Misunderstood Shakespeare: “A Foregone Conclusion”

These days, when people talk about a “foregone conclusion” they mean something is a given: it is inevitable, it will happen, it may safely be assumed. As certain as it sounds, it is still a statement of conjecture about an event that is yet to occur.

When Shakespeare had Othello speak those words in Act 3, Scene 3 of the play that bears his name, it had quite the opposite meaning.
In this scene, Iago is manipulating Othello’s thoughts and making him believe that Desdemona has cheated on him. 

Othello says, “But this denotes a foregone conclusion:  Tis a shrewd doubt, though it be a dream.” 

Here, he is speaking of the adultery between Desdemona and Cassio as something that he is certain has already happened. This gives the phrase “foregone conclusion” the opposite meaning to that which it holds today. 

This, and statements such as “I’ll tear her all to pieces” and “O blood, blood, blood!” are evidence that Othello has already made up his mind about the guilt of his wife and former second-in-command. 

The scene ends with Othello swearing his loyalty to Iago and thinking of ways to kill Desdemona. Charming, I know. 

Lesson from ‘Othello’: How not to be a husband. 

My students have obviously learned something from studying Shakespeare’s ‘Othello’. 

A student wrote the following assessments in this week’s essay: 

“Desdemona is Othello’s wife; the least he could do is talk to her, but apparently that’s too much to ask of our protagonist.”

“Othello is a dirtbag husband that took advantage of Desdemona’s love for him.”

Spot on, I say. 

Happy 449th birthday, Mr Shakespeare!

Very few of my friends understand my love of the works of Shakespeare.
They’re not even interested in my explanations. I suspect they prefer to believe that I’m slightly crazy, or that I’m some kind of intellectual snob who talks about Shakespeare because I think it makes me look smart… or something like that.

It seems to me, those friends of mine must have had very poor English teachers at school.
The language is so beautiful. Shakespeare’s works express powerful ideas with clarity and passion. They provoke thought. They inspire discussion and debate. They touch on issues of the heart, the soul, and the human experience in ways that anyone can understand.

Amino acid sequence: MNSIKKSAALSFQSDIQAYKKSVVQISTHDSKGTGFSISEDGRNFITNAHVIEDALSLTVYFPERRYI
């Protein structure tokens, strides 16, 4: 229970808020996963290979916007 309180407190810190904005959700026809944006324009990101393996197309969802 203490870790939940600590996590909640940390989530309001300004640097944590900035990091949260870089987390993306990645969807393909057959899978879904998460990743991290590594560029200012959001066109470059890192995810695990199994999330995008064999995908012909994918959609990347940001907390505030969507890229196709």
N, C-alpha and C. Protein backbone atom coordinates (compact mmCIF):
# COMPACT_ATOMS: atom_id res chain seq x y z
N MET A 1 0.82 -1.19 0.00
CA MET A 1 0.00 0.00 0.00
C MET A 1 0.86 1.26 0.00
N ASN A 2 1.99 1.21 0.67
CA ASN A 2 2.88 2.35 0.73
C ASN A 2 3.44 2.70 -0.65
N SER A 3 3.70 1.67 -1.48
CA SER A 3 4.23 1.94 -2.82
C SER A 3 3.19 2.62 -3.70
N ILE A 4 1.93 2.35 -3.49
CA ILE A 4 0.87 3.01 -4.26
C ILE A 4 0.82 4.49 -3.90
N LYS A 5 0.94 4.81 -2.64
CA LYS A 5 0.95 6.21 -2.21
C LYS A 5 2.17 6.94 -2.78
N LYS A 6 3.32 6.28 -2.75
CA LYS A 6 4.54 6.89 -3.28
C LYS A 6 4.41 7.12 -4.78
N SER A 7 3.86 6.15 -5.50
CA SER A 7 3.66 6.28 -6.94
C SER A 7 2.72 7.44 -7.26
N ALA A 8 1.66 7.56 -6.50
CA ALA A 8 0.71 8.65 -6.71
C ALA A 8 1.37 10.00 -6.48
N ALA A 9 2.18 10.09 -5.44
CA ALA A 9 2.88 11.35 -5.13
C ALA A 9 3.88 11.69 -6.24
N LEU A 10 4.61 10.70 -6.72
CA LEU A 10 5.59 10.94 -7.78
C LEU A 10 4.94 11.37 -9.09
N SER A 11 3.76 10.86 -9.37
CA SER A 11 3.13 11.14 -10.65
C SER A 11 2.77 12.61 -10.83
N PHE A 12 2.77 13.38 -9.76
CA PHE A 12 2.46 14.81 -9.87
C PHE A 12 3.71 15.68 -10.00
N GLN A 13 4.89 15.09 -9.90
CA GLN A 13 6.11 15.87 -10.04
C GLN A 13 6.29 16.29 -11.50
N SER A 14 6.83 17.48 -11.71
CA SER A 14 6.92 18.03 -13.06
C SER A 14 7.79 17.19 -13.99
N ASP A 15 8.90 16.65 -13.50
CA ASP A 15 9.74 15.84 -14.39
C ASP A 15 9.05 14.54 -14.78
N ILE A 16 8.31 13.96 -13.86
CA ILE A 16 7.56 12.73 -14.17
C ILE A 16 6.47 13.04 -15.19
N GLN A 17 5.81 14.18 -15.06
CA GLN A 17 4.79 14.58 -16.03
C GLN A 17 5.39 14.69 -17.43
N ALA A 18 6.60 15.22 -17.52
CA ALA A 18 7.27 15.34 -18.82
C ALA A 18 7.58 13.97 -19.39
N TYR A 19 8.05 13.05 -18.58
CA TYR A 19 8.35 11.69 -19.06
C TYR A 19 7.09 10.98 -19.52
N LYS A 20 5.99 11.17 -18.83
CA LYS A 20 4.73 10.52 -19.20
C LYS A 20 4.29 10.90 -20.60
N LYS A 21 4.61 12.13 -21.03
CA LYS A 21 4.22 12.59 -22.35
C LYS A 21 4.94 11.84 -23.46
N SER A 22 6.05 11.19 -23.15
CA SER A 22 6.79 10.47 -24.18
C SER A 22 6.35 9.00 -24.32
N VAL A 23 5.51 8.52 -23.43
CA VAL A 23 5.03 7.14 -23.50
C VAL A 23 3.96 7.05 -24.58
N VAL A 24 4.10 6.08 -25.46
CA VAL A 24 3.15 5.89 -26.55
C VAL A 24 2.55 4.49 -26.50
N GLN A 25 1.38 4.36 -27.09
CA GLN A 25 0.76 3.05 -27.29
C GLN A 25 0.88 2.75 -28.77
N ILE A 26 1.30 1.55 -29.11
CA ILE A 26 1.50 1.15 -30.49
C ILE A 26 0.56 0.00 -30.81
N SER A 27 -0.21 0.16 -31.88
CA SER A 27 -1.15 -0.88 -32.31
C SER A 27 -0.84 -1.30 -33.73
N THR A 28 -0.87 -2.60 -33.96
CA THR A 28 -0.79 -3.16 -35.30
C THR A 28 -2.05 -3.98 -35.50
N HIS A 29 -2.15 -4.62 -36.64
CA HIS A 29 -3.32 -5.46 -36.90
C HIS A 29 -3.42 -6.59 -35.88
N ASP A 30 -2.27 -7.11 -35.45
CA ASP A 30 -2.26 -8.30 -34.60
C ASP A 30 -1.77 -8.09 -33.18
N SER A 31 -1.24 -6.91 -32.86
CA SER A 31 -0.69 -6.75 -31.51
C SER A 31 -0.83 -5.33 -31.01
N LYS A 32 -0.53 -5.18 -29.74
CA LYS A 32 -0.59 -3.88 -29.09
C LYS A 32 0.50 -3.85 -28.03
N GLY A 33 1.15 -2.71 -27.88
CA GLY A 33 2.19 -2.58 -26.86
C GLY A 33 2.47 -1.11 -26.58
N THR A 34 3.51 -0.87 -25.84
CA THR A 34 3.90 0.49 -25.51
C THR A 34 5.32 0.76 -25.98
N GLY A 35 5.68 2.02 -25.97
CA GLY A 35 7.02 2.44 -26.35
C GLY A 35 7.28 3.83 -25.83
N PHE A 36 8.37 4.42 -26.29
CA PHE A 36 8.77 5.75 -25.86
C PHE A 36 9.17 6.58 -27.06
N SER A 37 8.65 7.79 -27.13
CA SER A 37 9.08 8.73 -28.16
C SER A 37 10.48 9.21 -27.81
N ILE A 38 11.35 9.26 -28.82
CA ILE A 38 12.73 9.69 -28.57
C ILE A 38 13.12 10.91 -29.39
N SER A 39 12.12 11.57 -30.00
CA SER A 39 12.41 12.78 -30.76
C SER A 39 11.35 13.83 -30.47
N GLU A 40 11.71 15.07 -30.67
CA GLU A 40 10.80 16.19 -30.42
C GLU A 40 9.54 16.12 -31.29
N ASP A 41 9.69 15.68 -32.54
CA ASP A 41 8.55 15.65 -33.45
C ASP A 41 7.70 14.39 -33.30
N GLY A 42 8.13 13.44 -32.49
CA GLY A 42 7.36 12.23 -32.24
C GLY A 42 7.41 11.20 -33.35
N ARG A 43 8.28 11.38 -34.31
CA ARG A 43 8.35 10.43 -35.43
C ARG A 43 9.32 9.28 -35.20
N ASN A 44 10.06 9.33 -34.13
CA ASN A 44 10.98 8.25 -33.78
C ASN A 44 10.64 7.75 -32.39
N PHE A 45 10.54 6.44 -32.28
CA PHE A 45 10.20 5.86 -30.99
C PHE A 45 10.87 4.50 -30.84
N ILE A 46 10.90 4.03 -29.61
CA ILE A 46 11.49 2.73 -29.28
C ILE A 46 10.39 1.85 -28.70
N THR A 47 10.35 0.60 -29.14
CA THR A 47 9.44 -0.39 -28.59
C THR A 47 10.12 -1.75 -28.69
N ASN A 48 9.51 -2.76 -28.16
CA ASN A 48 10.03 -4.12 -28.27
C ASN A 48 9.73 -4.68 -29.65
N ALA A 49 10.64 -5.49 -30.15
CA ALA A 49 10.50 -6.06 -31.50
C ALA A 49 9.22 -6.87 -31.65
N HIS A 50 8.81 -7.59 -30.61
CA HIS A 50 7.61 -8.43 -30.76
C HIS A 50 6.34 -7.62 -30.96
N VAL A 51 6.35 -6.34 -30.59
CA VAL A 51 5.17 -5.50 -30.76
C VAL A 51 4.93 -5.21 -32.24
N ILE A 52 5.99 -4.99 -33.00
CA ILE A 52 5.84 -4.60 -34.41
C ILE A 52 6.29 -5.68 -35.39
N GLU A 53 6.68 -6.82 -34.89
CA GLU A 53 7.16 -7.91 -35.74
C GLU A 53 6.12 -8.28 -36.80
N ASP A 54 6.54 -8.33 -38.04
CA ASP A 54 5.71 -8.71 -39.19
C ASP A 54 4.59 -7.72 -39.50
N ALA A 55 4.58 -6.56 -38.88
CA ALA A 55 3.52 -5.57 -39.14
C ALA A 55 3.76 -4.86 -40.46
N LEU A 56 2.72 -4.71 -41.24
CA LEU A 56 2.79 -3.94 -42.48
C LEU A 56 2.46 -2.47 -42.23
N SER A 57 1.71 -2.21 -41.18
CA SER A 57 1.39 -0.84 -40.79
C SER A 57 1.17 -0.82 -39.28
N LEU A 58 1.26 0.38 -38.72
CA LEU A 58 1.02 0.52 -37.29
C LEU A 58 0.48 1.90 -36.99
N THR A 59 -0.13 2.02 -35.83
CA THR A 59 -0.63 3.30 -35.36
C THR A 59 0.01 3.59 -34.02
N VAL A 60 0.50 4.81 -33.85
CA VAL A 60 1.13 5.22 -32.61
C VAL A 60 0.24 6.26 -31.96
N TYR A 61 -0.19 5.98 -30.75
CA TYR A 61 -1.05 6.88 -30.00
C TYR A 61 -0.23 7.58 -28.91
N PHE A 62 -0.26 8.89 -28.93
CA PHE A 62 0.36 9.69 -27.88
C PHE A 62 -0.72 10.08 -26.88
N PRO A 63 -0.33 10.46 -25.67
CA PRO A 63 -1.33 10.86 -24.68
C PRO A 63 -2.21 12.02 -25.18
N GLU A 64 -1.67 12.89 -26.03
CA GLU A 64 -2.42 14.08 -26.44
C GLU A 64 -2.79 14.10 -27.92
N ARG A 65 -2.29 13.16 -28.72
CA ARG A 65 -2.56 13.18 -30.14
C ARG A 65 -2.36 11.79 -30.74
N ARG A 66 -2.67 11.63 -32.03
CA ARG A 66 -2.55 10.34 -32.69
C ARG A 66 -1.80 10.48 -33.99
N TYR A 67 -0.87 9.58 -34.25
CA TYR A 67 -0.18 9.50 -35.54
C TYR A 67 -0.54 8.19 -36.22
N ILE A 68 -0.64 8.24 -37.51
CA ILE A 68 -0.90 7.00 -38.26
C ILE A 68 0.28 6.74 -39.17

The ideas that are the foundations of Shakespeare’s works are still so relevant today. Which of us living in the 21st century do not understand anger, love, jealousy, greed, fear, insecurity, loneliness, or wishing that life were different than the way it is? Which of us cannot learn from seeing someone else handle their situation the wrong way?

When I teach one of Shakespeare’s texts in my classes, the key question I always bring my students to answer is, what does it mean? What message is Shakespeare delivering here? How would the Elizabethan audience understand it? How, and why, is that different than the way we understand it in the 21st century?

Engaging in interpretation of a text like Othello, Macbeth or Henry IV part I is less intimidating than it seems. It doesn’t take a teenager long to work out that Iago is not only jealous but also both manipulative and vindictive. They have an instinctive understanding of the ways in which Hal displeased Harry, but also of the ways in which Harry must have frustrated and discouraged Hal. Young men are quick to work out that any modern girl whose attitude resembles that of Lady Macbeth is, in all likelihood, not the girl for them. 

It’s all about common human experiences and what lessons can be drawn from the actions and misfortunes of others. The art of interpretation is discerning what the lessons are and how they should be understood. This can only be achieved if the text is known well, and thought about, and discussed, and debated, and challenged with different perspectives.
That’s what we do in my classes on Shakespeare.

Happy birthday, Will.

I still love you.